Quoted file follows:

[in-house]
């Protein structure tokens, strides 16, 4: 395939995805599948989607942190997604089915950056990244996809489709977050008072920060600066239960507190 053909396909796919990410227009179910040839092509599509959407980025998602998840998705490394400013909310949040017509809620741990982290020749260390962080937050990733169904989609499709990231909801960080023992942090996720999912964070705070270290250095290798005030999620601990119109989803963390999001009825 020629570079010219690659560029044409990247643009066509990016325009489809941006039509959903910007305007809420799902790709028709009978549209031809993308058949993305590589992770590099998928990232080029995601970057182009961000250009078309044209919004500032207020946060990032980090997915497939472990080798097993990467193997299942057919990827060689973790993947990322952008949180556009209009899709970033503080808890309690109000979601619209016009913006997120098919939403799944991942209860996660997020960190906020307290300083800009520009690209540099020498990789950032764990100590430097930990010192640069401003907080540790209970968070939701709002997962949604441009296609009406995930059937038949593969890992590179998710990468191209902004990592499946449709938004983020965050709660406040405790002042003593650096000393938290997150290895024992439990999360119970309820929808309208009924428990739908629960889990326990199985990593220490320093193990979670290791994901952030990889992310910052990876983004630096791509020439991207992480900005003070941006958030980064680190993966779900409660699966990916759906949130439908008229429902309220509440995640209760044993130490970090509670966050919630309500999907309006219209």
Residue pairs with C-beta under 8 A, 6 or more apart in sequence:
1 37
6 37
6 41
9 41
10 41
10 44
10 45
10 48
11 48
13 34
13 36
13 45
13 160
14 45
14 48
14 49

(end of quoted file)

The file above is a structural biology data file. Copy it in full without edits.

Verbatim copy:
[in-house]
């Protein structure tokens, strides 16, 4: 395939995805599948989607942190997604089915950056990244996809489709977050008072920060600066239960507190 053909396909796919990410227009179910040839092509599509959407980025998602998840998705490394400013909310949040017509809620741990982290020749260390962080937050990733169904989609499709990231909801960080023992942090996720999912964070705070270290250095290798005030999620601990119109989803963390999001009825 020629570079010219690659560029044409990247643009066509990016325009489809941006039509959903910007305007809420799902790709028709009978549209031809993308058949993305590589992770590099998928990232080029995601970057182009961000250009078309044209919004500032207020946060990032980090997915497939472990080798097993990467193997299942057919990827060689973790993947990322952008949180556009209009899709970033503080808890309690109000979601619209016009913006997120098919939403799944991942209860996660997020960190906020307290300083800009520009690209540099020498990789950032764990100590430097930990010192640069401003907080540790209970968070939701709002997962949604441009296609009406995930059937038949593969890992590179998710990468191209902004990592499946449709938004983020965050709660406040405790002042003593650096000393938290997150290895024992439990999360119970309820929808309208009924428990739908629960889990326990199985990593220490320093193990979670290791994901952030990889992310910052990876983004630096791509020439991207992480900005003070941006958030980064680190993966779900409660699966990916759906949130439908008229429902309220509440995640209760044993130490970090509670966050919630309500999907309006219209």
Residue pairs with C-beta under 8 A, 6 or more apart in sequence:
1 37
6 37
6 41
9 41
10 41
10 44
10 45
10 48
11 48
13 34
13 36
13 45
13 160
14 45
14 48
14 49